Many people know that Surrey, British Columbia’s second largest city is seven years older than the province’s capital city of Vancouver; however, here are some unusual, quirky facts about Surrey that locals as well as visitors will find very interesting.
According to Guinness Book of World Records, Sarwan Singh the human being sporting the longest beard in the world is a resident of Surrey, B.C. As of November 2008, this Sikh believer’s beard measured 7.7 and ¾ feet in length. An audience of approximately 200 men, women, children and media reporters watched as Singh’s beard was immersed in water, carefully brushed on a flat surface and measured three times by Guinness judges. Singh family members maintain that because Sikh’s believe that hair is a gift from God, not only does Singh not cut or trim his beard but his hair as well. Sarwan Singh serves as a music instructor at Akal Academy in Surrey.
The world’s first structure erected and dedicated to honor peace between two countries is the Peace Arch located on the border of Canada and the United States of America. The arch is geographically situated on the borderline shared by British Columbia and the U.S. State of Washington. Erected in 1921, the arch honors the 1814 signing of the Treaty of Ghent. Built by laborers from both countries, this 75-foot-tall edifice bears the inscription “ Children of a common mother” on the American side and “Brethren dwelling together in unity” on the Canadian side.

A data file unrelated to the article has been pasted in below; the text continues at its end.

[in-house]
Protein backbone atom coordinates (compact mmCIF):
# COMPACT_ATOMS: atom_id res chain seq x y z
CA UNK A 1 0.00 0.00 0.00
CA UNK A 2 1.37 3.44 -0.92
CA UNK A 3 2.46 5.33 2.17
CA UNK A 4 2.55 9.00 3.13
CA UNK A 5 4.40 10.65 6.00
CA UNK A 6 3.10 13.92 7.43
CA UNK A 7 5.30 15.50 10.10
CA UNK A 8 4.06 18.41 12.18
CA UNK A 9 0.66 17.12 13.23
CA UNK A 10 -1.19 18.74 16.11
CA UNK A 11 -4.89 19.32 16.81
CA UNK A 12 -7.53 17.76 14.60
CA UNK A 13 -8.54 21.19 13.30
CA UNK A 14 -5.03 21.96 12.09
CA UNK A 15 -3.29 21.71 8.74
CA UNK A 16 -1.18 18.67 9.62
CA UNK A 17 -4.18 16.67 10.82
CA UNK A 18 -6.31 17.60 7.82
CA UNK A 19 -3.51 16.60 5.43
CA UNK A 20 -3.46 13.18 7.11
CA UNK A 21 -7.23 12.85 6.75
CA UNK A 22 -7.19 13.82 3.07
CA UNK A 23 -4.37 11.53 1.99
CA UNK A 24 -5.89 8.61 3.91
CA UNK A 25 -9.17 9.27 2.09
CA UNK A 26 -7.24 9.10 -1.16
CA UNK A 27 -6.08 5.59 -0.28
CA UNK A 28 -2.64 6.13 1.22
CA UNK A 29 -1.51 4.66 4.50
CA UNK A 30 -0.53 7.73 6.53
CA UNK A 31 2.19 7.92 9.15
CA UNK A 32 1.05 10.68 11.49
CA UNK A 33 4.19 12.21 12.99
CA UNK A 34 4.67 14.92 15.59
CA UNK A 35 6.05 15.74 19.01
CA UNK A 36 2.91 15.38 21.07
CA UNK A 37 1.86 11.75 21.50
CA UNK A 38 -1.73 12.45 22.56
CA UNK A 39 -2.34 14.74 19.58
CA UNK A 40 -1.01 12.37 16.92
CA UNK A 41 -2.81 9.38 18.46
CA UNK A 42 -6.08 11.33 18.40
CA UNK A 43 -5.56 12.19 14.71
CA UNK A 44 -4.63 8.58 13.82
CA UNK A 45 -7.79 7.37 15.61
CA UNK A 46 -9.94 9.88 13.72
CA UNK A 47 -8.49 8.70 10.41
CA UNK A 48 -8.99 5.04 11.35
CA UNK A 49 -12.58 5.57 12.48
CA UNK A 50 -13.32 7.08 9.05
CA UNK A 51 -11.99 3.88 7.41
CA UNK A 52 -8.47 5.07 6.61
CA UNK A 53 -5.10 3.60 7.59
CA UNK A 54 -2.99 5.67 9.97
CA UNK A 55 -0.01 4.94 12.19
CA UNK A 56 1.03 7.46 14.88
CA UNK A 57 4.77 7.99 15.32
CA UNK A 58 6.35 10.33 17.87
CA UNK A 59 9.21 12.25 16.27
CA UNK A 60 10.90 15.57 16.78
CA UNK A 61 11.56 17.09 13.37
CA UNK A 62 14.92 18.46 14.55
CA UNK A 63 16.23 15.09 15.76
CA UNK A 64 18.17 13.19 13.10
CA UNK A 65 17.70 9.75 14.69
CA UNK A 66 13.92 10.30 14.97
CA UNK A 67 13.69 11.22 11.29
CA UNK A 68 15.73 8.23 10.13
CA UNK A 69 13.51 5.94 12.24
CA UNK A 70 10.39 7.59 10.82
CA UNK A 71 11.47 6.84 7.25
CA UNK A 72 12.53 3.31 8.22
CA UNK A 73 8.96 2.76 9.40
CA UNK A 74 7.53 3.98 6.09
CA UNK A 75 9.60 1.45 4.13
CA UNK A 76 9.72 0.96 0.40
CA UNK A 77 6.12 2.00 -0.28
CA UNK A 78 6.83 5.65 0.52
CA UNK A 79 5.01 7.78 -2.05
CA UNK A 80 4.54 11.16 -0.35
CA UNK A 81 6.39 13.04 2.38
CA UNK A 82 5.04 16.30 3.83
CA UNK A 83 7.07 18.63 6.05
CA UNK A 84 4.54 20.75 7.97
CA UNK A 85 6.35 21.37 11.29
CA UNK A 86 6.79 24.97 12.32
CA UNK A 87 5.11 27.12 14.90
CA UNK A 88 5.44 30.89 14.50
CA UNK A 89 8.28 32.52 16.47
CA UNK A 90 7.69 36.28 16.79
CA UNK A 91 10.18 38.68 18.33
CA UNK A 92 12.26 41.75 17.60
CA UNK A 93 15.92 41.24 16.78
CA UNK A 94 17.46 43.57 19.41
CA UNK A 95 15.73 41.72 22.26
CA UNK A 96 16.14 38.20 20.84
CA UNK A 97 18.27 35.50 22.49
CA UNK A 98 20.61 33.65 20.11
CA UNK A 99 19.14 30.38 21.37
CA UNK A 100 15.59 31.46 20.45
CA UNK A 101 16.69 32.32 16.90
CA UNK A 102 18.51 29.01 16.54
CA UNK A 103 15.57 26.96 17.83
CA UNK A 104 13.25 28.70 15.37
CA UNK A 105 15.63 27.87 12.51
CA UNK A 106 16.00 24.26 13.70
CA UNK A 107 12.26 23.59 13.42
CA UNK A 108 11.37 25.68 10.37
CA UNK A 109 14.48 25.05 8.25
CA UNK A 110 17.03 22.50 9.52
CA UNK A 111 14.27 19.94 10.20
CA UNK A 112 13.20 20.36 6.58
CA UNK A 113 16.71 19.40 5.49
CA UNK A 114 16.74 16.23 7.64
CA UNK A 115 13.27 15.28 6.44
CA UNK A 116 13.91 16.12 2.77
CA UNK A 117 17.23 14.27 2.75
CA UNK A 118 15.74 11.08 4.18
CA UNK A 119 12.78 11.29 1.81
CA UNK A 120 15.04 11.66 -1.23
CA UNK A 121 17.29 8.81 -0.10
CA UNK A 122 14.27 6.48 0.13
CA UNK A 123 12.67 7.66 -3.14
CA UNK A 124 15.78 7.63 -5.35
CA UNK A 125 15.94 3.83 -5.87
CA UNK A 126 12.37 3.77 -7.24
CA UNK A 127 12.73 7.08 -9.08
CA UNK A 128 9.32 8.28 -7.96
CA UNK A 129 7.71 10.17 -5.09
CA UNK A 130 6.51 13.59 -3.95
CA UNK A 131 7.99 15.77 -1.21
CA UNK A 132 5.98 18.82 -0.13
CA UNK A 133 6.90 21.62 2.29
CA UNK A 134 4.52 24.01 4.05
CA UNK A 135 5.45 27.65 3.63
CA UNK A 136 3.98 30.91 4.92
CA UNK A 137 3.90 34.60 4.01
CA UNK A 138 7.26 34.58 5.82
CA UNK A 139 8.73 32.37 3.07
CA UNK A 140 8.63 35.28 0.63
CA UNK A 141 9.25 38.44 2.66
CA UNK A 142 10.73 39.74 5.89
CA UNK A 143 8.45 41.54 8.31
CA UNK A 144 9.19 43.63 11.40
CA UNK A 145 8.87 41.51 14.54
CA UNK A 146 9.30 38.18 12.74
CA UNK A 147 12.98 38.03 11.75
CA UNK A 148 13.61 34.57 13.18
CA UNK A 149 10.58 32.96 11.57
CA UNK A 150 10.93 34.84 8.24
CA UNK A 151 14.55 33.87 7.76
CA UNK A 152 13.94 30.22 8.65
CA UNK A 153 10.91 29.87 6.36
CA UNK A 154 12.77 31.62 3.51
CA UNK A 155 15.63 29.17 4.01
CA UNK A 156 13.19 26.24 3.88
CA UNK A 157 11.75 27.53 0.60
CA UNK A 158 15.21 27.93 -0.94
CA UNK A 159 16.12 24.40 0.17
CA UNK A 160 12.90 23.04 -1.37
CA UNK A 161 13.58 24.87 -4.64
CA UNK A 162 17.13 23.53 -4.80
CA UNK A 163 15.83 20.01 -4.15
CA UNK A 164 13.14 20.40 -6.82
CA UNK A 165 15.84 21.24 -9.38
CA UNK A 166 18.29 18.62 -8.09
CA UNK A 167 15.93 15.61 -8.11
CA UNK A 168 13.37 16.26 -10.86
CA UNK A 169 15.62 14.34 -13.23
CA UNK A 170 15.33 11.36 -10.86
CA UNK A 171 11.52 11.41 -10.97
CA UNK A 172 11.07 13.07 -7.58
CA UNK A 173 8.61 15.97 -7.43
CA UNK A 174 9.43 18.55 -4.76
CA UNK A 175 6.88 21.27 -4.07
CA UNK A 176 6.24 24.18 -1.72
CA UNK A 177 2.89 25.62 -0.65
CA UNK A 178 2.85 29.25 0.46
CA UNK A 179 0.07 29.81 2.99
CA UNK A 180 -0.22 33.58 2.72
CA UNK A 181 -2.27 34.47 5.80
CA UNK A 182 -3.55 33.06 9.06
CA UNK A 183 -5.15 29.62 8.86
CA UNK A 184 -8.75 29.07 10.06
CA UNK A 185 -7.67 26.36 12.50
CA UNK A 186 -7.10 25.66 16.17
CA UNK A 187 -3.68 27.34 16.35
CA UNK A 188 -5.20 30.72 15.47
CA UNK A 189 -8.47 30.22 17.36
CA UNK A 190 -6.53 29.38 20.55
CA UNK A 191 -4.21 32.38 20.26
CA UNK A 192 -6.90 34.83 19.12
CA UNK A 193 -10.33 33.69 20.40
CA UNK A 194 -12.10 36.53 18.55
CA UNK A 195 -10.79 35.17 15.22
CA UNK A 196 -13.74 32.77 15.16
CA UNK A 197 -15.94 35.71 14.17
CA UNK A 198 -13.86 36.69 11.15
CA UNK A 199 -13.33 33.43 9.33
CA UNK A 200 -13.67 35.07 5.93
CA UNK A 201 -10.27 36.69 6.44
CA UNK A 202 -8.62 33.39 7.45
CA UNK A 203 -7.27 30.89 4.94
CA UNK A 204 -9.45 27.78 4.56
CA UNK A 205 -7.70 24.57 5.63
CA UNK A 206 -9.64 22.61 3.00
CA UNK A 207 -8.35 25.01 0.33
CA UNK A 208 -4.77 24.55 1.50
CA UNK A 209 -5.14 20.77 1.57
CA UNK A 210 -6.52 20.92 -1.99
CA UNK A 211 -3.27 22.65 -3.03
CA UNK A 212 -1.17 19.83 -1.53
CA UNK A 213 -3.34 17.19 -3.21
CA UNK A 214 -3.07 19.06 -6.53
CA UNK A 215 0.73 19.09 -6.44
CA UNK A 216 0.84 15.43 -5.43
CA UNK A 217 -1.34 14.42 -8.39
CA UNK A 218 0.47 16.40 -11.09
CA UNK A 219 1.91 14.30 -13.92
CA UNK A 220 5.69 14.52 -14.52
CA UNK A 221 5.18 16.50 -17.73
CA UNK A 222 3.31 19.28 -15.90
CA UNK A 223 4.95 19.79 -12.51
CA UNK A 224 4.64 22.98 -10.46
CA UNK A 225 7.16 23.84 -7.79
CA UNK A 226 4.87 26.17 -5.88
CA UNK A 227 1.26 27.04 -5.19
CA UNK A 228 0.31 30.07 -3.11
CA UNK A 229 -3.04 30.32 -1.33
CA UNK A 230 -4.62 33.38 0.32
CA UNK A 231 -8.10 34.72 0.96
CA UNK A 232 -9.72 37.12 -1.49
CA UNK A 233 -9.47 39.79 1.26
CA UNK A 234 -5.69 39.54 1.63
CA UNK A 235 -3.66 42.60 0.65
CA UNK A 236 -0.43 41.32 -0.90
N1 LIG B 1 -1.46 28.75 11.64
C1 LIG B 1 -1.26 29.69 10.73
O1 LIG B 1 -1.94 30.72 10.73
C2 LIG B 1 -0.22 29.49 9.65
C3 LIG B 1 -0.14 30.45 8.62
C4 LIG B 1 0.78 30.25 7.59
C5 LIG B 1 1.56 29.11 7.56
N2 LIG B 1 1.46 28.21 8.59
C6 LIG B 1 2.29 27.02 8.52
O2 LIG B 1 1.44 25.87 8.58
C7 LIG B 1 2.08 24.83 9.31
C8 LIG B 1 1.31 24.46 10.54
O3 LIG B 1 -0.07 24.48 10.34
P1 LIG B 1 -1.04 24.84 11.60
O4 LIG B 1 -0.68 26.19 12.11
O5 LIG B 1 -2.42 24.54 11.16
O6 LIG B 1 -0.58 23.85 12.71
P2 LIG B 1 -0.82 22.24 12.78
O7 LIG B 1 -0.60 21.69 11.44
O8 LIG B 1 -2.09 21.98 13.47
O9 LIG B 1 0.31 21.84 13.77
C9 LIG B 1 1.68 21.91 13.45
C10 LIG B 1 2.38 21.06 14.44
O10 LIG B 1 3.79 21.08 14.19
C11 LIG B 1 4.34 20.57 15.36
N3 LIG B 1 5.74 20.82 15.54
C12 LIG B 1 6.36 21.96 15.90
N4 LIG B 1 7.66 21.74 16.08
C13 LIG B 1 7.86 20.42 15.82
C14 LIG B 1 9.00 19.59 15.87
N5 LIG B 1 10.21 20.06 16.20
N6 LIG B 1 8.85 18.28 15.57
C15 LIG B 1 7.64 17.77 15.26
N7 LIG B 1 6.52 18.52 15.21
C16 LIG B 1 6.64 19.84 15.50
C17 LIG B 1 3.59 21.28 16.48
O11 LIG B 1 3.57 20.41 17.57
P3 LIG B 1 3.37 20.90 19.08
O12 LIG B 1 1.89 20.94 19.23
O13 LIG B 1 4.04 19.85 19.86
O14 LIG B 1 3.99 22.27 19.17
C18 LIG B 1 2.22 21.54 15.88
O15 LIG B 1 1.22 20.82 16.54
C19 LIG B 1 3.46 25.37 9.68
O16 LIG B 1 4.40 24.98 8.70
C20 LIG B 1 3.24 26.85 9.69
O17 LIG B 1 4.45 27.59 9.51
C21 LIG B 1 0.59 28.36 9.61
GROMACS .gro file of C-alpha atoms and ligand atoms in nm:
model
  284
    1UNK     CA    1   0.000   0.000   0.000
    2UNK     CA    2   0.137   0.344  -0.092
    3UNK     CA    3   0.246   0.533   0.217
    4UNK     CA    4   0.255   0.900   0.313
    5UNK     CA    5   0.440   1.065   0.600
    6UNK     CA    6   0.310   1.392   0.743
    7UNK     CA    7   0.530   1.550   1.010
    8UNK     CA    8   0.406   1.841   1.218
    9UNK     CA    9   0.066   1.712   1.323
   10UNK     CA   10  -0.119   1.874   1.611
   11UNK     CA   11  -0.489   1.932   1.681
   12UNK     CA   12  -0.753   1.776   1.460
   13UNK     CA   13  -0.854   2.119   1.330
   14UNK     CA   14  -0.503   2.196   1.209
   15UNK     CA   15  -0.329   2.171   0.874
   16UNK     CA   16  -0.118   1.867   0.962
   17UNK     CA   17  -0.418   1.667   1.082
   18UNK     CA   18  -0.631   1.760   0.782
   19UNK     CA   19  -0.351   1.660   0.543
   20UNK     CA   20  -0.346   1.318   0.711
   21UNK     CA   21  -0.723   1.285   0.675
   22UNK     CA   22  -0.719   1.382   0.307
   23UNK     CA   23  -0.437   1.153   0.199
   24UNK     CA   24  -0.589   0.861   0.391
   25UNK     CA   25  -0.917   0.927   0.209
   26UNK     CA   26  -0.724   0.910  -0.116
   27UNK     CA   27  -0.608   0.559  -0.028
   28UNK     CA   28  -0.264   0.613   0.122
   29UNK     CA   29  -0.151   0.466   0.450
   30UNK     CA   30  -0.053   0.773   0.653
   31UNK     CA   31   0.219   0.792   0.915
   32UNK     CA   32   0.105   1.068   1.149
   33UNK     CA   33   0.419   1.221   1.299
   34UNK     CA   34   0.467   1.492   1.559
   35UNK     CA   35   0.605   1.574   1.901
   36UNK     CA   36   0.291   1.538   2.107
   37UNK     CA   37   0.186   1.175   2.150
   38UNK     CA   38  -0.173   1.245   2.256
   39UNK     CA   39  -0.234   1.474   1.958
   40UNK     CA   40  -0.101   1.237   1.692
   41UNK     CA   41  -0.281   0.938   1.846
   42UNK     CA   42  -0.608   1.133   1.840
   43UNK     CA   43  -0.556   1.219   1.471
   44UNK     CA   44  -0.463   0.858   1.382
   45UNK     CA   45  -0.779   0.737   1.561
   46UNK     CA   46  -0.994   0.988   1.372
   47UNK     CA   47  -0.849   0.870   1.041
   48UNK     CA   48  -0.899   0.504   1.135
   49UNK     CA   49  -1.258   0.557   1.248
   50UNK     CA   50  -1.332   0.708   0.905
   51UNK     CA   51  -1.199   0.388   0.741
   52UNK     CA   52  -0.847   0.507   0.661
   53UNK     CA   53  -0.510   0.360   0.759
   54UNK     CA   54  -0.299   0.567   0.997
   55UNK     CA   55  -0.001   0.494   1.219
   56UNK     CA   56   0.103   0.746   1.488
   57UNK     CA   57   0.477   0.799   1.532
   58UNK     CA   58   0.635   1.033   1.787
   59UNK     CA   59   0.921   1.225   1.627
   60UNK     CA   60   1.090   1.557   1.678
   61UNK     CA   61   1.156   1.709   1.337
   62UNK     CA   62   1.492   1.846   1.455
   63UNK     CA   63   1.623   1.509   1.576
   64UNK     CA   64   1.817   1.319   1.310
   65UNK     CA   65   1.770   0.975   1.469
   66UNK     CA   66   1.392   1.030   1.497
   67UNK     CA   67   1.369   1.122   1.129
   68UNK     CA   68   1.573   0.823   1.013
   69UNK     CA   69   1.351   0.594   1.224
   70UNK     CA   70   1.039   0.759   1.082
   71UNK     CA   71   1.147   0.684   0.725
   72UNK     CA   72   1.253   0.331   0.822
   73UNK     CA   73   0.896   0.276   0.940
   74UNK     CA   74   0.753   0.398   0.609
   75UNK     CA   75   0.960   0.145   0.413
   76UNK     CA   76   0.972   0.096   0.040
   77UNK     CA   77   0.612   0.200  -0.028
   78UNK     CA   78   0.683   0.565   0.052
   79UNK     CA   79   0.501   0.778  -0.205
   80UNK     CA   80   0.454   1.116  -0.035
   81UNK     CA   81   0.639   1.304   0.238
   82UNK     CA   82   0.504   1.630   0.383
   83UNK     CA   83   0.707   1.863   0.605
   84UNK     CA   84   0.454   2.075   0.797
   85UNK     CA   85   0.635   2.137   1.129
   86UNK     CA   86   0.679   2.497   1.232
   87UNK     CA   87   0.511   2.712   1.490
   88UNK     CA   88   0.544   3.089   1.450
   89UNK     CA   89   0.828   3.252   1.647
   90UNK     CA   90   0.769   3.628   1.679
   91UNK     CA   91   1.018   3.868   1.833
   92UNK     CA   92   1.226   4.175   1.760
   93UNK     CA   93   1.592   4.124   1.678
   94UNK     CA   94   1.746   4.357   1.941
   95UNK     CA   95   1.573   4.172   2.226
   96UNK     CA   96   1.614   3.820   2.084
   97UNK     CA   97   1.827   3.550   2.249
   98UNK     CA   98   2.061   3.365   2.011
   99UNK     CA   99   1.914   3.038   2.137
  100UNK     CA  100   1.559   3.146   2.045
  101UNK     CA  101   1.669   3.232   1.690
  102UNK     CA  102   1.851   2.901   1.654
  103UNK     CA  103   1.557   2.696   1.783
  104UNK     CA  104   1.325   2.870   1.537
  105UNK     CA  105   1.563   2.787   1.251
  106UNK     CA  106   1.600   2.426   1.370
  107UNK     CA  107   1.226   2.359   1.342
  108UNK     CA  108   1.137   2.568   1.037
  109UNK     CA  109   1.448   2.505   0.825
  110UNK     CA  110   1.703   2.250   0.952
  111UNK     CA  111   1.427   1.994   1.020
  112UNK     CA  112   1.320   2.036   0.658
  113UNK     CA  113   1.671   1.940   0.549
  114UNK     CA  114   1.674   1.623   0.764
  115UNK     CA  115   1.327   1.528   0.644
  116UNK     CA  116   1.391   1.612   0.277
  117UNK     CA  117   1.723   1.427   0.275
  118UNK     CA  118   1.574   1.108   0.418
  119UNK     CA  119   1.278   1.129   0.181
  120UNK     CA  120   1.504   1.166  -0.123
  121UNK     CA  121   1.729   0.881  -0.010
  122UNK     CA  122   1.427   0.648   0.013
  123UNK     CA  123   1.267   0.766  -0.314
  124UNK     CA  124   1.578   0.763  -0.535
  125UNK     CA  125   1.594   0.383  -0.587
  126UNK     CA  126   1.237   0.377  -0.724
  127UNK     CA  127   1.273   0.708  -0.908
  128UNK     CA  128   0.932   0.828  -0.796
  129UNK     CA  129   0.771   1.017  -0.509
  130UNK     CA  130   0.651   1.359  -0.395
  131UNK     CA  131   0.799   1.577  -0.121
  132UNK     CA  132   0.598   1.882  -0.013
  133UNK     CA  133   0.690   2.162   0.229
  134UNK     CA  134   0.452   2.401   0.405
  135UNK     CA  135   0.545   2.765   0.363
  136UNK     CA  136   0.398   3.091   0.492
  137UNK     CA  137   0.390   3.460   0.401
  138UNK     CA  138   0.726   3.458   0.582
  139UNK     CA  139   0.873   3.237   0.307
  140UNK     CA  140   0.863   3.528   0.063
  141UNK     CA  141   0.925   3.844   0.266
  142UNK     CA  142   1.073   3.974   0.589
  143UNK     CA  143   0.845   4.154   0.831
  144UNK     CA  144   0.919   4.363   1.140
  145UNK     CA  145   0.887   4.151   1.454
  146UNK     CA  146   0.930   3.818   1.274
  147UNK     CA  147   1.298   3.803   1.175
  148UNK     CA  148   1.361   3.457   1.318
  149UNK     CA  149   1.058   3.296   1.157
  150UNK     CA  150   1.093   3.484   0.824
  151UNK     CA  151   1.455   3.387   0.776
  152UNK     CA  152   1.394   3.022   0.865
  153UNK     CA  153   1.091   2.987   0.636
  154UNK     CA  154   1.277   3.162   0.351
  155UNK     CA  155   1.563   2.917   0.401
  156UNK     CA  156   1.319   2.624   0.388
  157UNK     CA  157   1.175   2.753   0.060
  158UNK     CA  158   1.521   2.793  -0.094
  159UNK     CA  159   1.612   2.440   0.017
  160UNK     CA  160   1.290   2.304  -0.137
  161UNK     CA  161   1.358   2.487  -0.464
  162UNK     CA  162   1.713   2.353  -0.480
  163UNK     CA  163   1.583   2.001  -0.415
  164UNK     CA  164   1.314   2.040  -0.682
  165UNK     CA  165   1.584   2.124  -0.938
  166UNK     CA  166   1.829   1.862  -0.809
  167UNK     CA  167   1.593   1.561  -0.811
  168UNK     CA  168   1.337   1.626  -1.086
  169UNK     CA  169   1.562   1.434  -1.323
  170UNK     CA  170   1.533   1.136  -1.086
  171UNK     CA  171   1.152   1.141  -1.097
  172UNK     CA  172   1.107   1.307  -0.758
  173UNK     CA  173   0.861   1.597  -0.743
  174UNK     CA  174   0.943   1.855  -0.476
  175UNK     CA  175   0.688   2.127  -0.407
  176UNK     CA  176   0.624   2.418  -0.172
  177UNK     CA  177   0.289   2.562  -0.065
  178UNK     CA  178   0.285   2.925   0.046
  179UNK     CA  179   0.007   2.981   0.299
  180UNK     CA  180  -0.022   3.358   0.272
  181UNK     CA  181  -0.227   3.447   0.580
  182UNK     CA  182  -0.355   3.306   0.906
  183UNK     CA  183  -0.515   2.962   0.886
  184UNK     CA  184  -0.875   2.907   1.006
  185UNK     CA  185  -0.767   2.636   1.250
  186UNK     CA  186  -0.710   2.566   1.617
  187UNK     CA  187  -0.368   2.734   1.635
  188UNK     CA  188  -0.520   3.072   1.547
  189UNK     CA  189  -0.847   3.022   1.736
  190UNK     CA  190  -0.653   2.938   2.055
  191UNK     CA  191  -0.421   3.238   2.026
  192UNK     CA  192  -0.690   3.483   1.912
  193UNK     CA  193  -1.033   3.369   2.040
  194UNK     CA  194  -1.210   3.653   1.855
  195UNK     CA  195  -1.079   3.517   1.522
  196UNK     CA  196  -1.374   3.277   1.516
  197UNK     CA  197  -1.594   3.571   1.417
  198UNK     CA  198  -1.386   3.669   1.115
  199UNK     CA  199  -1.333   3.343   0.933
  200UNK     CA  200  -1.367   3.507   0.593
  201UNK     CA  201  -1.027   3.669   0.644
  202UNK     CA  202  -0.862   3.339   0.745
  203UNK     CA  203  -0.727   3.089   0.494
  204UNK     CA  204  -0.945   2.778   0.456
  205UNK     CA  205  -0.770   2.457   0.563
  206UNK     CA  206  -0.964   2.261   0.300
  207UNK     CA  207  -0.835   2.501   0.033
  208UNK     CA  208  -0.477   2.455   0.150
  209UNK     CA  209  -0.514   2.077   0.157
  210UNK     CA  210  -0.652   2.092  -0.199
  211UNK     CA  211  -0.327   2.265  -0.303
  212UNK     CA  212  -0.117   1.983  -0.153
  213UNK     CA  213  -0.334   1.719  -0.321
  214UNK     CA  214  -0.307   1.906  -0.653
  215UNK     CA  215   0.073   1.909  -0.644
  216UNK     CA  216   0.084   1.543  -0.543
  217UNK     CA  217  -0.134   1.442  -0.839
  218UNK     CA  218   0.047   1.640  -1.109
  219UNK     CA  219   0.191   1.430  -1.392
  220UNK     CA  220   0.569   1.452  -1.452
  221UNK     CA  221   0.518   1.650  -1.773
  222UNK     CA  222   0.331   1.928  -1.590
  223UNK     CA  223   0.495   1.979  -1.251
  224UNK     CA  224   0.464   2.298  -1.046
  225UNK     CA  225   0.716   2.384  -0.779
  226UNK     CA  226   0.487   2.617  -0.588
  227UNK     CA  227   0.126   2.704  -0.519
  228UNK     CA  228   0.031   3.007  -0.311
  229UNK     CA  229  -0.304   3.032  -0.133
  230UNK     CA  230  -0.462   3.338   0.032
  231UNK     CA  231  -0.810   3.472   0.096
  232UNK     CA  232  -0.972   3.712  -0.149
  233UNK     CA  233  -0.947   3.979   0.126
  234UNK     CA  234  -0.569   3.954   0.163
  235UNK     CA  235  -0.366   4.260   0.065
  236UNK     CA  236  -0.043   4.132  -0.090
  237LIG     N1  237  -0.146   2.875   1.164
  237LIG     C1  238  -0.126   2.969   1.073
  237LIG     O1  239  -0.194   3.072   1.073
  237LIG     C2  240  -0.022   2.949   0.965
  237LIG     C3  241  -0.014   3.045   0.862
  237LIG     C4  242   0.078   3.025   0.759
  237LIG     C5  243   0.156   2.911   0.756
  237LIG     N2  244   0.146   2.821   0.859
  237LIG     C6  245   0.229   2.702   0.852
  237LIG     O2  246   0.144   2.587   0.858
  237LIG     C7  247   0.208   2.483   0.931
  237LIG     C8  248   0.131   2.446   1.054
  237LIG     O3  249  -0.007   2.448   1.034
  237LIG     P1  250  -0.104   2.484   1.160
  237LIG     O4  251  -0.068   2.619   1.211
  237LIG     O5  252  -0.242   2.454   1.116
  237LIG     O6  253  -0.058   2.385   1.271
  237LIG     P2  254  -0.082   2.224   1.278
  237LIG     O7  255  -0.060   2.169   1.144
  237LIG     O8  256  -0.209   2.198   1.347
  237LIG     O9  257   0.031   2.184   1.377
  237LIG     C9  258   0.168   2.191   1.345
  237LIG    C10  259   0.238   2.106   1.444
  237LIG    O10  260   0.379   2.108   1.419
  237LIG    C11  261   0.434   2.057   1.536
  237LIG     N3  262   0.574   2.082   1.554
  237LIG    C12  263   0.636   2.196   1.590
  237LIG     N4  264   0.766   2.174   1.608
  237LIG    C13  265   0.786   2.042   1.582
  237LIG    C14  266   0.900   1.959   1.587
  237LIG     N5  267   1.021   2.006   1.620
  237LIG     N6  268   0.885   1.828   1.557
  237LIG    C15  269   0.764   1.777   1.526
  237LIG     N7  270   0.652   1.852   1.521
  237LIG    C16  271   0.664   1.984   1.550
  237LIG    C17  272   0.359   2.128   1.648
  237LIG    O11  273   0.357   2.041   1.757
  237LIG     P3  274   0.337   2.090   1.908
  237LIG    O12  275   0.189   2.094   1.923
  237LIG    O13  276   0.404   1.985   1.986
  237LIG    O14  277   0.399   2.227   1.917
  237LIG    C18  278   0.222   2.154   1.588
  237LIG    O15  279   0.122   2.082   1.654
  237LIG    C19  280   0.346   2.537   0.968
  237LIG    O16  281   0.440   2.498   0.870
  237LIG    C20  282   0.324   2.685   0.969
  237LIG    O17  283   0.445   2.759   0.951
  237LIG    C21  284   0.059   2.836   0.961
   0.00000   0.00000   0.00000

The Cloverdale Rodeo and Country Fair draws locals as well as record numbers of tourists to the Surrey area as a part of Vancouver Day activities. In conjunction with the fair dating back to September 1888, a rodeo has been an added attraction since 1945. Several venues in the area host events encompassing culinary contests, arts and crafts and livestock and horticulture competitions. In addition to a traditional midway and rides associated with the fair, 1977 saw the institution of a bed race through the town’s main street.
2016 marked the 24th year for the annual International Writers’ Conference that takes place in Surrey. This event draws attendees from around the world as they gather to share with and encourage would-be authors and published authors of all genre. The conference format includes workshops and master classes conducted lecture-style. One highlight of the conference is the Blue Pencil Cafe which affords writers the opportunity to book a 15-minute one-on-one appointment with anyone on the year’s guest roster.
Interest and enthusiasm continue to mount relative to a Surrey cultural event known as Doors Open. Commencing in 2012, approximately 30 venues opened their doors free of charge to the public to acquaint or reacquaint them with a host of activities available in Surrey. One activity associated with this event is destined to keep Surrey abreast of the digital age. Participants of all ages look forward to what is billed as a treasure hunt accomplished via geocaching. Regardless if more clues lead to parks, houses of worship or historical structures, treasure hunters come away with a new appreciation for their city as well as prizes awarded to a limited number of lucky hunters.